As malleable as the human brain is, not everyone adapts favorably to ubiquitous circumstances, be it work, school or family life. Poor motivation to engage and thrive in various activities is an issue that plaques a significant number of people. People who struggle with poor motivation are usually labeled as lazy by those who know them. However based on recent research studies showing a connection between mental issues such as depression and physical illnesses such as heart disease, a new theory has developed that suggests poor motivation is the minds’ way of preventing the body from going into complete exhaustion. This occurs when a person finds himself engaged in an activity or chore he or she has no passion or desire to engage in. Engaging in an activity that a person has no passion for can prove to be energy consuming for the mind and body.
Energy is drained on two fronts, the first being the natural exhaustion that occurs from engaging in time consuming tasks, and the second occurs from the mind preparing itself to learn and engage in the activity. When a person has a passion for an activity, the brain produces pleasure chemicals such as dopamine and serotonin, which enables the brain to become more efficient in using less energy to stay mentally engaged on the task at hand.
So what does a person with no passion and faced with an essential task do to avoid poor motivation? Here are three effective cognitive behavioral techniques that can help.
One: Develop a primary goal.
Ideals aside, the truth is we all have to engage in numerous tasks we prefer not to, in order to find our passion. A good example most people can relate to would be high school (pick your worst subject), but what keeps most people in this predicament going? Simply put, setting a goal. It could be a student putting up with difficult classes in order to go to college, a recruit pushing her way through basic training in order to become a full time soldier, or a college student waiting tables in order to pay for text books. Setting goals provides a light at the end of the tunnel, which provides a sense of hope, which turn allows the person engaged in a task they prefer not to, motivation to see it through.
Research studies have shown that the practice of thinking about not thinking provides a marked improvement in cognitive functions. An improvement in memory, logic, planing and organizing provides significant improvement to symptoms of poor motivation. Another advantage from meditating is that the process of thinking about not thinking enables a person to develop a calmer sense of thinking and feeling. A consistency in calm thoughts and feelings is a good antidote to feelings of chaos and being overwhelmed. Most people who experience poor motivation report feelings of being overwhelmed, which they find easier to cope with by simply giving up.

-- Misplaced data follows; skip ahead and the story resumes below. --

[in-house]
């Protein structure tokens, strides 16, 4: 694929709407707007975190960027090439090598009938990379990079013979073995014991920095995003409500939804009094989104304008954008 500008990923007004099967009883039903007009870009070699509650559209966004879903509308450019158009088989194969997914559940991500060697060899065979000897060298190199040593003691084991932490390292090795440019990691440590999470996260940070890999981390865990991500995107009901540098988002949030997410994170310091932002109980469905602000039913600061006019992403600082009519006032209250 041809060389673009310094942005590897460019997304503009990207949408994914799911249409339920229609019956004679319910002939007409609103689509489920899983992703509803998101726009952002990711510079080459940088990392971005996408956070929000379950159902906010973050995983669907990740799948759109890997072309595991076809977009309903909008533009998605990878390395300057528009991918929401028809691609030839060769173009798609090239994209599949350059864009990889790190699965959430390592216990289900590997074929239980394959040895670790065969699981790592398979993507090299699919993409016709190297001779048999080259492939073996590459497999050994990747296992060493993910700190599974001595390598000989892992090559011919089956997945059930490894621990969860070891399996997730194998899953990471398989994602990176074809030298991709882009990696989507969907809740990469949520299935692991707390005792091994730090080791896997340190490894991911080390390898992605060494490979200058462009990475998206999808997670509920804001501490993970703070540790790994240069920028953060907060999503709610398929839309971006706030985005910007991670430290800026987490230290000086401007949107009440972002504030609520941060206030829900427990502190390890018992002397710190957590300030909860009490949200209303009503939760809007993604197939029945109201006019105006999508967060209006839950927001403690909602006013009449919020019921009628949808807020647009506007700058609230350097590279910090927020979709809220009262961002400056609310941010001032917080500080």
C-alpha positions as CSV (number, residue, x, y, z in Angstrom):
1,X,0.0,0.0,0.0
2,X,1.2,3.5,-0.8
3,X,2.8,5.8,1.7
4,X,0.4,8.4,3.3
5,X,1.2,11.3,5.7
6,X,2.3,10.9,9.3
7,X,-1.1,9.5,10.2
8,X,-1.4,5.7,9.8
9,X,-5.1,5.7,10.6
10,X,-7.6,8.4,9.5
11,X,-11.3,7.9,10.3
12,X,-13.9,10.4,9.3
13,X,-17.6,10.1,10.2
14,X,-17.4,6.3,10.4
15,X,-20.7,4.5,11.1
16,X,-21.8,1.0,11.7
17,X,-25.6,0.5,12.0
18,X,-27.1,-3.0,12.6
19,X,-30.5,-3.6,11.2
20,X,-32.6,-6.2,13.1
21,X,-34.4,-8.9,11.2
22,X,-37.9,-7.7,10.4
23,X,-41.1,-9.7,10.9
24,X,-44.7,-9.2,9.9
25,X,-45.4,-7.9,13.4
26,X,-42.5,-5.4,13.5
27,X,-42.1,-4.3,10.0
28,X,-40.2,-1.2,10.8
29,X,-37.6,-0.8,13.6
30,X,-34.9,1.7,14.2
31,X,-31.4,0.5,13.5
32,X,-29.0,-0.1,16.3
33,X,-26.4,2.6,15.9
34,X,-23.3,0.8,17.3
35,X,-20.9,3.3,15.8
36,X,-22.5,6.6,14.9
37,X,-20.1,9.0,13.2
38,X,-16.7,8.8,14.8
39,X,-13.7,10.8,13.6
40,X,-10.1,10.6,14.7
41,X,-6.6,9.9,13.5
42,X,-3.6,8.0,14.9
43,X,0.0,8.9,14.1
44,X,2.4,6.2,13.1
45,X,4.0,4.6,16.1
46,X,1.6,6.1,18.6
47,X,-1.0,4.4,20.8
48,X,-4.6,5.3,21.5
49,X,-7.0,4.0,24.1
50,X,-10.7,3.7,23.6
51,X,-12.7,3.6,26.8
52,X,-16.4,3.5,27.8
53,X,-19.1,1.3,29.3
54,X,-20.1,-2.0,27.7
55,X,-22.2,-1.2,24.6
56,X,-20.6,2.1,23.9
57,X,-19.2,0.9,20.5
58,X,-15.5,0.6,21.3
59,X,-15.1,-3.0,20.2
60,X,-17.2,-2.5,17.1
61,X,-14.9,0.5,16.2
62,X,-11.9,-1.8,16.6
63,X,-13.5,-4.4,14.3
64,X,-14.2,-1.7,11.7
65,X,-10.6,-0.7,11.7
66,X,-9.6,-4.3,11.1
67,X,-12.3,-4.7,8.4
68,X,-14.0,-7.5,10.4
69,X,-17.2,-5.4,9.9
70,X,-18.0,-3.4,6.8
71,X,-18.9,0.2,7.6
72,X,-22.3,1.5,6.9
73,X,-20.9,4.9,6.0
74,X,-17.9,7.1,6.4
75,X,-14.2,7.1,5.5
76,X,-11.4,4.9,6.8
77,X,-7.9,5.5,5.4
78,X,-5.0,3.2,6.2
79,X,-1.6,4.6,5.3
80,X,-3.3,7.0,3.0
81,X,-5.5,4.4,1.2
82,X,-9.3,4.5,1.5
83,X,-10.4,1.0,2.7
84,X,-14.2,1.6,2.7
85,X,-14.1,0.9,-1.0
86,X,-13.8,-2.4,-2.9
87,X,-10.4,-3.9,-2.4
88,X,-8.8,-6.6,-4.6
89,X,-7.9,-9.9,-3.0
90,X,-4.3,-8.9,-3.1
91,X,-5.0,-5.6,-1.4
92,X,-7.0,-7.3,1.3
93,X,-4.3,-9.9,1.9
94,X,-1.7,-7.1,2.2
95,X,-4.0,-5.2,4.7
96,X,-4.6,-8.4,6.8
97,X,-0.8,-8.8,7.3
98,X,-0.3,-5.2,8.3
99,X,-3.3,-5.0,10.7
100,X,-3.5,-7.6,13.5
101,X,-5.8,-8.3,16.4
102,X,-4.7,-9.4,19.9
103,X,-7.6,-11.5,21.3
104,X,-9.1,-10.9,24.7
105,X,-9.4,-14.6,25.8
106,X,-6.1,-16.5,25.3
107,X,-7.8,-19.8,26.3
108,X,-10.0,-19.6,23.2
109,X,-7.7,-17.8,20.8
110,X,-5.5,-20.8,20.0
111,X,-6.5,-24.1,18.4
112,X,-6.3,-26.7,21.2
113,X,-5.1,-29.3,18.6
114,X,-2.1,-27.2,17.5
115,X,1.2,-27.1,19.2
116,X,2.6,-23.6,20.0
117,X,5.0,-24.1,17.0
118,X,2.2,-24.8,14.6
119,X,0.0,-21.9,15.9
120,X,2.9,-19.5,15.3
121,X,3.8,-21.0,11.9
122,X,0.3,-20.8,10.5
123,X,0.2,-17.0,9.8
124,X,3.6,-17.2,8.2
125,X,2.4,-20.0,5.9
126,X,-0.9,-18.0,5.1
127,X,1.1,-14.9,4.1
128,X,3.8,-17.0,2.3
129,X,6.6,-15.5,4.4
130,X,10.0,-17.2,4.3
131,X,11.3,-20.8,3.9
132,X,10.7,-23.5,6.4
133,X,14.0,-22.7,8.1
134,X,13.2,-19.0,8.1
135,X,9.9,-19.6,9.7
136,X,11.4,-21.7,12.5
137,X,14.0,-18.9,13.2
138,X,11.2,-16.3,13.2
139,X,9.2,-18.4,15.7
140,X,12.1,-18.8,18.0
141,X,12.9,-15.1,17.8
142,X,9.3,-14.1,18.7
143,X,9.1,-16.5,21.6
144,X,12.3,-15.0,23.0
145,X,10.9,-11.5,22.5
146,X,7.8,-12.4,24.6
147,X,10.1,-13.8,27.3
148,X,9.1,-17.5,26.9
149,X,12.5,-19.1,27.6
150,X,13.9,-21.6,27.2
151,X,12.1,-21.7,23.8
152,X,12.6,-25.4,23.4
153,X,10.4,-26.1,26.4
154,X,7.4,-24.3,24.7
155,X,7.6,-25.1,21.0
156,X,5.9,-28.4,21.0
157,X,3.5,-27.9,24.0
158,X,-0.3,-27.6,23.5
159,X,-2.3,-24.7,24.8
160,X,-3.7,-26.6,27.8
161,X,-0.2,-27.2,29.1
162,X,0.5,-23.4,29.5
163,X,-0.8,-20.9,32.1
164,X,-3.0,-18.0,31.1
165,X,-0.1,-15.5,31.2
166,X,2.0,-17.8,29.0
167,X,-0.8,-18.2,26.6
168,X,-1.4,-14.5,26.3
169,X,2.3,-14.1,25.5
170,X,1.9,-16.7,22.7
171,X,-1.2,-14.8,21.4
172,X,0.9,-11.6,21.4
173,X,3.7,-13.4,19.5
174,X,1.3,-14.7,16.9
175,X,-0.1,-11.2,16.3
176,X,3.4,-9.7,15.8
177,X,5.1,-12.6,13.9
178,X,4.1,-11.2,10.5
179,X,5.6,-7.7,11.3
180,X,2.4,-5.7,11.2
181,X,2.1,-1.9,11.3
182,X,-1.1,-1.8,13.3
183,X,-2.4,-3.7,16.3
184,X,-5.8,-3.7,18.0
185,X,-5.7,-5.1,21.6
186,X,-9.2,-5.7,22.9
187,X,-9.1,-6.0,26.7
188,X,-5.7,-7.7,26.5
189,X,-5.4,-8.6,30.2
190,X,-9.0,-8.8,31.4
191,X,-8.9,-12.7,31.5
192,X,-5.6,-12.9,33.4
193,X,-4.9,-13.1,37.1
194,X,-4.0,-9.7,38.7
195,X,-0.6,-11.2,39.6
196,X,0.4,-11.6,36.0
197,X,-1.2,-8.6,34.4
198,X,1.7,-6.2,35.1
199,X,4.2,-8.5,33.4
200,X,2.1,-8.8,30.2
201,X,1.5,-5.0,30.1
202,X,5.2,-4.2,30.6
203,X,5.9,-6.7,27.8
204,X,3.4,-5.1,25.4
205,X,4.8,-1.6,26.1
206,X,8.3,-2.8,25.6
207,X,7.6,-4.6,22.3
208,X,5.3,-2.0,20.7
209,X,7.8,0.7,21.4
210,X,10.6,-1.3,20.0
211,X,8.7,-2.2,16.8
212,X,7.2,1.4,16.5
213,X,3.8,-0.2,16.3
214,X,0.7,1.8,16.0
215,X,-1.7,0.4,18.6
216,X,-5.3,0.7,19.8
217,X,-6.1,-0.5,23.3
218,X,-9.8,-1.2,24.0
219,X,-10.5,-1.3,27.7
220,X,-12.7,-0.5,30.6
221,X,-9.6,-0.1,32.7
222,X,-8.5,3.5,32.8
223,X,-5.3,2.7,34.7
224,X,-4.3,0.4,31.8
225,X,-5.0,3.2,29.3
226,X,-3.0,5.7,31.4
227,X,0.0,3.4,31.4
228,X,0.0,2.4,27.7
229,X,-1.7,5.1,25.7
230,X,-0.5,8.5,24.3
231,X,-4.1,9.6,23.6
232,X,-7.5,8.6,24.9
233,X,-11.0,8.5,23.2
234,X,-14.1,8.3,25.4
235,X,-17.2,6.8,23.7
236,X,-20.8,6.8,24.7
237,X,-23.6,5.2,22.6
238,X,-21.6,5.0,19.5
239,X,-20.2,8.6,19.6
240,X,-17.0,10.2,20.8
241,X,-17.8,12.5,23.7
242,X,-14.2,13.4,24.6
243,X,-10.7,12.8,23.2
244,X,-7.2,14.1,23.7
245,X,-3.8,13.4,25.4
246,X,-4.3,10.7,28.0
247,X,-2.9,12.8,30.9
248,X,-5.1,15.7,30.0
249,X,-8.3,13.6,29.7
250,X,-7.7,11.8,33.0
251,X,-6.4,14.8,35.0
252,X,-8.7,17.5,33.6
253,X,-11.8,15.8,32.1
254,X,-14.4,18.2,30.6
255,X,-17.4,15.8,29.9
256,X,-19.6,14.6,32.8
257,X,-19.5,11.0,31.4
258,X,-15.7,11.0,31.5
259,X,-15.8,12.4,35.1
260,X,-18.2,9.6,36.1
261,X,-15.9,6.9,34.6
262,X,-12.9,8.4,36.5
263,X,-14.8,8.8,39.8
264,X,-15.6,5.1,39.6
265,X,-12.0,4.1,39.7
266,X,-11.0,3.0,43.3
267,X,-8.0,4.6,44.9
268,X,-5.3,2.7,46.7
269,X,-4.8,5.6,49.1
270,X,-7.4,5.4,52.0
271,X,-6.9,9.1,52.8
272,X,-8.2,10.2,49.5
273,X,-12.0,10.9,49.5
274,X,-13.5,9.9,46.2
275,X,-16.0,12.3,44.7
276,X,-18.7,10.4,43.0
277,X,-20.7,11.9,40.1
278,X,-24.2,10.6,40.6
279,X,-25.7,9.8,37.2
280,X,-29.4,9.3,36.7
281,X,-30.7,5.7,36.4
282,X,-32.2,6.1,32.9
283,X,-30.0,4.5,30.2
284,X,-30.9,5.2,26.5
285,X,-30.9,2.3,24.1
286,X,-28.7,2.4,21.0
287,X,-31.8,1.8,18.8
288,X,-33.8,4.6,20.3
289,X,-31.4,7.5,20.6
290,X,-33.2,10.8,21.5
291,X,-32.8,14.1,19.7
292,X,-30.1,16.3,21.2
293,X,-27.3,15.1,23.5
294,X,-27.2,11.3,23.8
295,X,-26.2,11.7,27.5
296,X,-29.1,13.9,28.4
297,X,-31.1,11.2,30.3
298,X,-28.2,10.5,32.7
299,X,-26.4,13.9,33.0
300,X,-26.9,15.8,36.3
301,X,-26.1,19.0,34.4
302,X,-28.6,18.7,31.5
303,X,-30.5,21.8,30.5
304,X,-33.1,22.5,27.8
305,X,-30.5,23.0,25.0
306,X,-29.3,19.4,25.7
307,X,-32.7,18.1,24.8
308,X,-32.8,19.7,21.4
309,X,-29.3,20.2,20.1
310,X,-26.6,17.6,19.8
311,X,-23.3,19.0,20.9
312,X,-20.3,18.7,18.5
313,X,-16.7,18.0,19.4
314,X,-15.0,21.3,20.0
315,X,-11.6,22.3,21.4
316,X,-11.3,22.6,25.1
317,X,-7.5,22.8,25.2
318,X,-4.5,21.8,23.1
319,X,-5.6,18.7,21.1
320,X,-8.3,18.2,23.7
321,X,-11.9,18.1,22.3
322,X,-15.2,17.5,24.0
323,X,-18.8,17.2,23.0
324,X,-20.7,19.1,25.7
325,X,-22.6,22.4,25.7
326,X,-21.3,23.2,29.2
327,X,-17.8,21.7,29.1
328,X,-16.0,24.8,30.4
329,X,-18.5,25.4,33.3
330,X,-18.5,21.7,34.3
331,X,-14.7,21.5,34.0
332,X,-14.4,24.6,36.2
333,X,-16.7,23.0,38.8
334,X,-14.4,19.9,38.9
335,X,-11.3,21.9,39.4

Three: Cardiovascular Exercises
Depression, amongst other illnesses tends to be a frequent cause for poor motivation. A recent longitudinal study carried out over a period of two decades showed a correlation between increased physical activity and decreased symptoms of depression, while other participants in the study with increased symptoms of depression, reported engaging in little or no physical activity over the past two decades. Further more, studies have shown that cardiovascular exercise strengthens the heart muscles and it’s functions, this by extension increases the transportation of oxygen to the brain. A well accepted theory about cognition and physical exercises, is that increased transportation of oxygenated blood to the brain improves overall cognitive functioning, which also improves symptoms of poor motivation.
If after practicing these three measures consistently for ninety days, and no significant improvement is experienced then it would be advisable to seek the services of a Professional Counselor.
Ugochukwu Uche MS., LPC